The hot Bank Holiday weather has attracted crowds to Thanet with Margate Main Sands packed and police being called to parking mayhem in Broadstairs.
Residents in Percy Avenue say they had to patrol the road as visitors blocked driveways and vehicles as they tried to find parking spaces so they could visit Botany Bay. Residents in Kingsgate Avenue have made similar complaints today with one saying the last rush of visitors left beach areas “covered in faecal matter and stinking of urine.”
Another said: “Botany Road is the most packed, I’ve ever seen it in my nine years of living down this road! You would not get the fire brigade down the road nor an ambulance. There are lots of angry residents within the area.”
A Kent Police spokesperson said: “Kent Police was called to Kingsgate at 12.20pm following a report that the road was blocked by parked cars.
“Officers attended the scene and carried out traffic management to keep vehicles in the area moving.
“Officers also engaged with the public, explaining to people their personal responsibilities and encouraging them to adhere to the government’s instructions.”
Complaints were also made of people using the caves at Botany as toilets with volunteers having to clean up waste.
Officers were also called to attend an incident at Viking Bay when a fight broke out between two groups of people.
The brawl took place in front of bewildered families. It is understood police moved the brawling groups on.
In Margate the queue for the public toilets stretched along the front with more than 30 people waiting to use the facilities.
Cars are parked by the 19th Hole pub and the road going to Palm Bay is gridlocked with people turning around.
One resident said her husband, a key worker, was jammed in the queue for some 25 minutes as he tried to make deliveries.
Thanet council has put extra measures in place due to the anticipated influx of visitors to isle beaches.
There are extra public bins and dedicated cleansing crews who are focusing on the promenade areas. The authority is asking people to bin their litter or take it home with them following mess left behind on beaches after the hot weather on Wednesday.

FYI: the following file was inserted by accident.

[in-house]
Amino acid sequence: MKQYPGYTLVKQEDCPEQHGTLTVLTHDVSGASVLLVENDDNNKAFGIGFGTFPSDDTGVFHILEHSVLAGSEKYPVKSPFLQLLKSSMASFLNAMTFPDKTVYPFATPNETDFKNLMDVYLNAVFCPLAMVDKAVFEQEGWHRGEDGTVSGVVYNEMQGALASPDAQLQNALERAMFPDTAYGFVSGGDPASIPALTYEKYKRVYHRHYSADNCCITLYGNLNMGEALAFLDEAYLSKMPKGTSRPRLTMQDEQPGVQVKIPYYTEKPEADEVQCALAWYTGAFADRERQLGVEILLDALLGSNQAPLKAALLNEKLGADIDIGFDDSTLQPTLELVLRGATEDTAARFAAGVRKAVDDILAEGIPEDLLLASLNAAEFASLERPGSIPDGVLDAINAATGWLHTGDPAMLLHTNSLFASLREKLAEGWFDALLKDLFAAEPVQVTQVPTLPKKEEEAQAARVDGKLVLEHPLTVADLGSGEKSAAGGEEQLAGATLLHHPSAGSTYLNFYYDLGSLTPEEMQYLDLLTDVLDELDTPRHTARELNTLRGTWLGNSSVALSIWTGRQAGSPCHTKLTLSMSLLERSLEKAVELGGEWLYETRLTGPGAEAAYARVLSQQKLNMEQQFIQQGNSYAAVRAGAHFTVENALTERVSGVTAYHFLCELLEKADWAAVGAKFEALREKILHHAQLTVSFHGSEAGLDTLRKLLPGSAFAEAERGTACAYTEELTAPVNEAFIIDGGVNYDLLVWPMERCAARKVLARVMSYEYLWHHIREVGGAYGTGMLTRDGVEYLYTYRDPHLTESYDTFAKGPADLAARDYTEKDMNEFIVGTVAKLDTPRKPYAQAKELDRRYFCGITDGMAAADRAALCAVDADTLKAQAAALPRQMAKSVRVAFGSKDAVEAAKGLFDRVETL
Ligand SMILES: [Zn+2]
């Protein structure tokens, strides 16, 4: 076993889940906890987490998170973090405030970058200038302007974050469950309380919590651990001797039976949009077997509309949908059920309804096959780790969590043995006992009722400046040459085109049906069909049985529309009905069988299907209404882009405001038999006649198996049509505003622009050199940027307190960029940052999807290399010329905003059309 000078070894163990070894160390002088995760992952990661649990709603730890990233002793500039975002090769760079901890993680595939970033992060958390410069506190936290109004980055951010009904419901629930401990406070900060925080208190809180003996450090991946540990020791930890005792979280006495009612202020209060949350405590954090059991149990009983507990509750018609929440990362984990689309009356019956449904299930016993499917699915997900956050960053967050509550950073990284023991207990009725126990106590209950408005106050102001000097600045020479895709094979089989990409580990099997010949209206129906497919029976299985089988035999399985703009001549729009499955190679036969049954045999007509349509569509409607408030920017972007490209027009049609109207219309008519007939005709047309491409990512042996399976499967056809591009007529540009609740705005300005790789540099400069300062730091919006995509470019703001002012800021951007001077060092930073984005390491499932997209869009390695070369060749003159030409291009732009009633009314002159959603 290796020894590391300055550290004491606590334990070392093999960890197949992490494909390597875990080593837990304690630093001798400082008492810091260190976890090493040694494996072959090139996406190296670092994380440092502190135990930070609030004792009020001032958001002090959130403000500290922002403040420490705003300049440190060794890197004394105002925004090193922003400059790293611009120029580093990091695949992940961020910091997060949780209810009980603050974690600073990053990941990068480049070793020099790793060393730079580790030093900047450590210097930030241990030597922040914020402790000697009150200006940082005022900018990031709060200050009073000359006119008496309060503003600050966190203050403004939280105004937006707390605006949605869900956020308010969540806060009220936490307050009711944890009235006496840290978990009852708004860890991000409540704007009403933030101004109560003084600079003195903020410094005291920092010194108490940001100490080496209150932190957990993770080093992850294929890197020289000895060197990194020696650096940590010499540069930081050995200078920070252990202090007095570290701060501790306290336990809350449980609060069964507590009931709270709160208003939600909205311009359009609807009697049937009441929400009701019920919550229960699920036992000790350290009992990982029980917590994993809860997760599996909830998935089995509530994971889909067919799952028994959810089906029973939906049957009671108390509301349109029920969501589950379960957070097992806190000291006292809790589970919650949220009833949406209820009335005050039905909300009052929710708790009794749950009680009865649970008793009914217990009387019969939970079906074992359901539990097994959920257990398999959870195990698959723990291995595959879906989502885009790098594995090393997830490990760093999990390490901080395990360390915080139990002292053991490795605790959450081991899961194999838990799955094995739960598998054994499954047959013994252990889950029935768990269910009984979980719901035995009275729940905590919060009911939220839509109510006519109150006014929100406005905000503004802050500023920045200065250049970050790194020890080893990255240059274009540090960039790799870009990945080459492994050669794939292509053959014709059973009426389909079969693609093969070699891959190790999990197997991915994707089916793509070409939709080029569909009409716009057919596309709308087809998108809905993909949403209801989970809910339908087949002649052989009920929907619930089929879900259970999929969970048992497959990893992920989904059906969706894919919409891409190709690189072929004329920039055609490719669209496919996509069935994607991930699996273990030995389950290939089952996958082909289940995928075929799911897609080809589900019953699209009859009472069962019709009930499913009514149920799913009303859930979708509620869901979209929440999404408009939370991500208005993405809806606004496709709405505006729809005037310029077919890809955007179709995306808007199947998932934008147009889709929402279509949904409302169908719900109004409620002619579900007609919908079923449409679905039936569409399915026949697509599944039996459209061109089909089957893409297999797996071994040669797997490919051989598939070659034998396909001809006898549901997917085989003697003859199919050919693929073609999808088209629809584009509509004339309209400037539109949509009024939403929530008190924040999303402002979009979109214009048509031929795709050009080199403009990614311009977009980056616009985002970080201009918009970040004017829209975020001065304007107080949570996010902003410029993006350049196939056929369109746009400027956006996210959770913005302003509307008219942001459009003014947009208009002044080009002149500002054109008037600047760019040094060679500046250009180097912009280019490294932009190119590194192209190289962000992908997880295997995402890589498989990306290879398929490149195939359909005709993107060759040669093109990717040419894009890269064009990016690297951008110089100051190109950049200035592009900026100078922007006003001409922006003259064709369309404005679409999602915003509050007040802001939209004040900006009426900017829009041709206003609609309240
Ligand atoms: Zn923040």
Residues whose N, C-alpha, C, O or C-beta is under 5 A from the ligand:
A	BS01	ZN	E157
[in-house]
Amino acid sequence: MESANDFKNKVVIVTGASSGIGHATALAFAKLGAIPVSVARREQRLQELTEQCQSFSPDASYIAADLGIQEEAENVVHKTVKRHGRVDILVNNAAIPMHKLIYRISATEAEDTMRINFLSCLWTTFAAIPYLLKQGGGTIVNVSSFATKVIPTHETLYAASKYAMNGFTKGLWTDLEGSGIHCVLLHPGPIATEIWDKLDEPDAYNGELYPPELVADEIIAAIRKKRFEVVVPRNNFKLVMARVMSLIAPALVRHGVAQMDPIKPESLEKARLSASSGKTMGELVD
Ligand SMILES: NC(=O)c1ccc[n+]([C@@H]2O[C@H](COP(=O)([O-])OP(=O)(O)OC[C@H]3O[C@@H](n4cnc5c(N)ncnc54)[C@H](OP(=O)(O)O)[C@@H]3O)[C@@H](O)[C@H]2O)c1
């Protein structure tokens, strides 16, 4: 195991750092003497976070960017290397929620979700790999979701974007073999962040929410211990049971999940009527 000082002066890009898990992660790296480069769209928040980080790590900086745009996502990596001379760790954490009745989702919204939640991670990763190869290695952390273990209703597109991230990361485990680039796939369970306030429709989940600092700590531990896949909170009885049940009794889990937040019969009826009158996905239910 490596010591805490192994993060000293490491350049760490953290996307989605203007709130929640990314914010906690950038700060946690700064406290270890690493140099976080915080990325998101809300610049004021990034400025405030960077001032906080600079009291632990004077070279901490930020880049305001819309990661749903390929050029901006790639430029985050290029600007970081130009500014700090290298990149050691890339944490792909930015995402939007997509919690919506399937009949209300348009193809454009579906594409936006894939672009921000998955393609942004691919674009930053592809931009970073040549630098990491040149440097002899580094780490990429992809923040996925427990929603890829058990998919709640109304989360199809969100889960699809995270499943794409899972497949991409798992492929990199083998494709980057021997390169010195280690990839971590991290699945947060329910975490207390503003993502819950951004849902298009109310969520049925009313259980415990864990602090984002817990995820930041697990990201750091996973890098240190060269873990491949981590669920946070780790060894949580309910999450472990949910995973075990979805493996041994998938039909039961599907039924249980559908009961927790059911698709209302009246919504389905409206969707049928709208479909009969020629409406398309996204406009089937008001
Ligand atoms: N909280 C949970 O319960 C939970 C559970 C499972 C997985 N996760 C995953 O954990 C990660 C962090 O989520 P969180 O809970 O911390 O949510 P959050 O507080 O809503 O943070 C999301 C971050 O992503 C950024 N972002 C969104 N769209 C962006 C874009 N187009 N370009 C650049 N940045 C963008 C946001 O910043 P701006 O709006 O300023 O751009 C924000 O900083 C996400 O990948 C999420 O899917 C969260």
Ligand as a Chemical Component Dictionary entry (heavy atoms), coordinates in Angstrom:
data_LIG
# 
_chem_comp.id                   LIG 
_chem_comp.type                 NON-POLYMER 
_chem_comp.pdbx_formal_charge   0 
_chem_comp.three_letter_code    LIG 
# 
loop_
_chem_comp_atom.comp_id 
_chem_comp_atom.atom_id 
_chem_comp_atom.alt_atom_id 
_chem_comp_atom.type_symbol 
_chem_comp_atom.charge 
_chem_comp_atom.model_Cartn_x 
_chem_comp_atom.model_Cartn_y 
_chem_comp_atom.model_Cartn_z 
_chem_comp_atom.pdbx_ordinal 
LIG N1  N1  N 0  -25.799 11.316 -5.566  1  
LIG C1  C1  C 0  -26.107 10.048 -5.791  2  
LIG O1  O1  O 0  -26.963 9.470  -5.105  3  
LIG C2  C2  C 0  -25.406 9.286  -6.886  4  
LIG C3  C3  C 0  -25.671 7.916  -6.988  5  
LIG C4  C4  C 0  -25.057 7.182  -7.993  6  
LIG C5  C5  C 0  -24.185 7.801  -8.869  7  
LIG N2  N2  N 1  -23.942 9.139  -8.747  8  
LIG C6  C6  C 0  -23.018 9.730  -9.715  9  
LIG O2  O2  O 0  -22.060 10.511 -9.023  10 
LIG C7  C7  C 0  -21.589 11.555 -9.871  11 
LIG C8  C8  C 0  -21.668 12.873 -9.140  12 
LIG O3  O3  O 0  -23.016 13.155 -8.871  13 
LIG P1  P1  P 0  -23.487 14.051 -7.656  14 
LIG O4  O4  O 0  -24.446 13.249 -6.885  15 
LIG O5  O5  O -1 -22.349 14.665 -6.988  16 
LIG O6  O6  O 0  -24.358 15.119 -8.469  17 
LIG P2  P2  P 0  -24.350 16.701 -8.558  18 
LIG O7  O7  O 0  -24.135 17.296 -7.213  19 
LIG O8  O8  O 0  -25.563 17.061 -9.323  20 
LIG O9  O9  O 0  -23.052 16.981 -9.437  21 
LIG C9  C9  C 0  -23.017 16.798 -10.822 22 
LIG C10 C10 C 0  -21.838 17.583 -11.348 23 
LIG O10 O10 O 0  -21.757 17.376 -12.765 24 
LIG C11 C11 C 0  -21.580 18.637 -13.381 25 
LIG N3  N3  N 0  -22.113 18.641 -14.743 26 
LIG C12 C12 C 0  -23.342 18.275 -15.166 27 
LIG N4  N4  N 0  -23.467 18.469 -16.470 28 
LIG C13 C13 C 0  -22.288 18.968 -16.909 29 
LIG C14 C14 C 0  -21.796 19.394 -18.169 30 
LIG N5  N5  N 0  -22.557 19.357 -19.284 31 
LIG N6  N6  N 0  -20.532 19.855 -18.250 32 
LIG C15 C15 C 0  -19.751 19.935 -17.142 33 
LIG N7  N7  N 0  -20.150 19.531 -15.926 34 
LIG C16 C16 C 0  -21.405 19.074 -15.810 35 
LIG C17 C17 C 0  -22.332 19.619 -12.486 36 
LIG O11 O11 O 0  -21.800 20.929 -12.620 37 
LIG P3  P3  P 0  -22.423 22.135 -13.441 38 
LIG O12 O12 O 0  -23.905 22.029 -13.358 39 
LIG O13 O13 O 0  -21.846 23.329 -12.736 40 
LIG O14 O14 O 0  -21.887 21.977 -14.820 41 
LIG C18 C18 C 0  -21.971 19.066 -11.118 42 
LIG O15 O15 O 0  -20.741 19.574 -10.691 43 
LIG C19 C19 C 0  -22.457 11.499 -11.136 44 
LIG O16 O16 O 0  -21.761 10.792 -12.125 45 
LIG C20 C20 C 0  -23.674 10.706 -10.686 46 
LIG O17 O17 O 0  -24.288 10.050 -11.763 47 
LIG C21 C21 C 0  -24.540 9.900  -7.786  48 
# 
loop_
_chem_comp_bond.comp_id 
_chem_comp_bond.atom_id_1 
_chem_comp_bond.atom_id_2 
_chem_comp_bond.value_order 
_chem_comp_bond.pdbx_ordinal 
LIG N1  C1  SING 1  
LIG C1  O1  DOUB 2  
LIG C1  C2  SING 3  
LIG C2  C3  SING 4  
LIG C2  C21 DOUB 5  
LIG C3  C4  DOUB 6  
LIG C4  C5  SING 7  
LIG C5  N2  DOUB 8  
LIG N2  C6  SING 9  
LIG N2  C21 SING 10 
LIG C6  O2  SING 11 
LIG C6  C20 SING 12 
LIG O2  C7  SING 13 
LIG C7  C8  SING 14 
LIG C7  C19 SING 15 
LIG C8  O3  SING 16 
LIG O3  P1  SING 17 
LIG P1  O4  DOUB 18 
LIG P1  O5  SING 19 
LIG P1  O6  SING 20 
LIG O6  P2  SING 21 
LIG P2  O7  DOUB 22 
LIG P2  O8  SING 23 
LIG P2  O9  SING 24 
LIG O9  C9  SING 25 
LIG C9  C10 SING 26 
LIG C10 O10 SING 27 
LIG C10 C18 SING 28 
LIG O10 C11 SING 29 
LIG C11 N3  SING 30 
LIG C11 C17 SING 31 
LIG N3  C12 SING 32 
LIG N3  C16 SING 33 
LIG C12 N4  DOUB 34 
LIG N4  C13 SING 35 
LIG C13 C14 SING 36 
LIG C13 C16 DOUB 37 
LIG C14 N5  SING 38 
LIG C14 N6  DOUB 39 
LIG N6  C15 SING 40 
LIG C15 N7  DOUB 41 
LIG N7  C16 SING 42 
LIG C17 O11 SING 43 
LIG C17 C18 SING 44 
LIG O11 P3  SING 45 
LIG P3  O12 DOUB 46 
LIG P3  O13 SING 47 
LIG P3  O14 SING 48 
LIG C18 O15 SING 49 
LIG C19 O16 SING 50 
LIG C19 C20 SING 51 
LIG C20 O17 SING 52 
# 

Thanet council has opened public toilets at four beaches -Ramsgate, Margate, Joss Bay and Viking Bay following the relaxation of ‘lockdown’ rules earlier this month.
However, a social media post from the authority had asked people to be responsible about parking, litter and social distancing.
They said: “We’ve been lucky to have had good weather, but this and the Government’s restrictions changing has (inevitably) meant more people have visited Thanet, particularly our beaches.
“We have been deeply disappointed to have seen that just a few days of additional freedoms some people have not been responsible – there’s been extra litter on our beaches (when the volume of litter was close to zero during lockdown), cars have been parked in a completely irresponsible manner, and toilets being closed has meant some people doing the worst!
“As always, these are the actions of a small minority of people. We appreciate that the vast majority of our residents and visitors do respect the rules and behave in a way that helps to protect our beautiful coastline.
“We are still in the middle of a pandemic, so please remember that we are not operating as normal.”
The relaxation of curbs on public life means people are now allowed to be outdoors as long as they like and there are no travel restrictions.
This has raised fears of creating a second peak of coronaviurus but it has also been highlighted that many of those visiting parks and beaches have been stuck in rooms or flats without any outdoor space since the ‘lockdown’ was enacted on March 23.
In his MP column today (May 25) Craig Mackinlay said: “The unseasonably good weather and the government advice to allow further travel and visits to public spaces, whilst observing social distancing, was always going to cause conflict and concern.
“On the one hand it is eminently possible to remain well spaced from each other in family groups but, as ever, there are fools out there who will disregard common sense. But by and large over the past weeks we’ve mostly become alert to spacing; the lure of our blue flag beaches meant that we attracted huge numbers of visitors from out of area.
“This was bound to happen and I’m sorry to say there was a touch of ‘King Canute’ in the local response keeping toilets closed. Whilst many local residents were annoyed at the influx with the usual parking problems which I have long tried to solve, particularly in the Botany Bay area, the greatest anger was the rubbish and use of the beaches and surroundings as open lavatories.
“I am pleased to see that there is now a limited opening of these facilities. In defence of Thanet District Council they have struggled to recruit additional staff to properly service the public toilets.
“This is not at all surprising – would temporary staff really wish to be stuck in a small space, be the marshalls of distancing: one in one out, clean and disinfect on a minute-by-minute basis whilst wearing extensive PPE? It is not a dream occupation no matter what the rate of pay.
“We have few big industries in Thanet, but we have lots of smaller ones which come together and that is our tourist offer bringing £320m per year into the area. We need this spending as it trickles down to support much else from retail spending to rent payments. We need to manage this, welcome it where we can and give our local businesses a chance of getting back to normal.”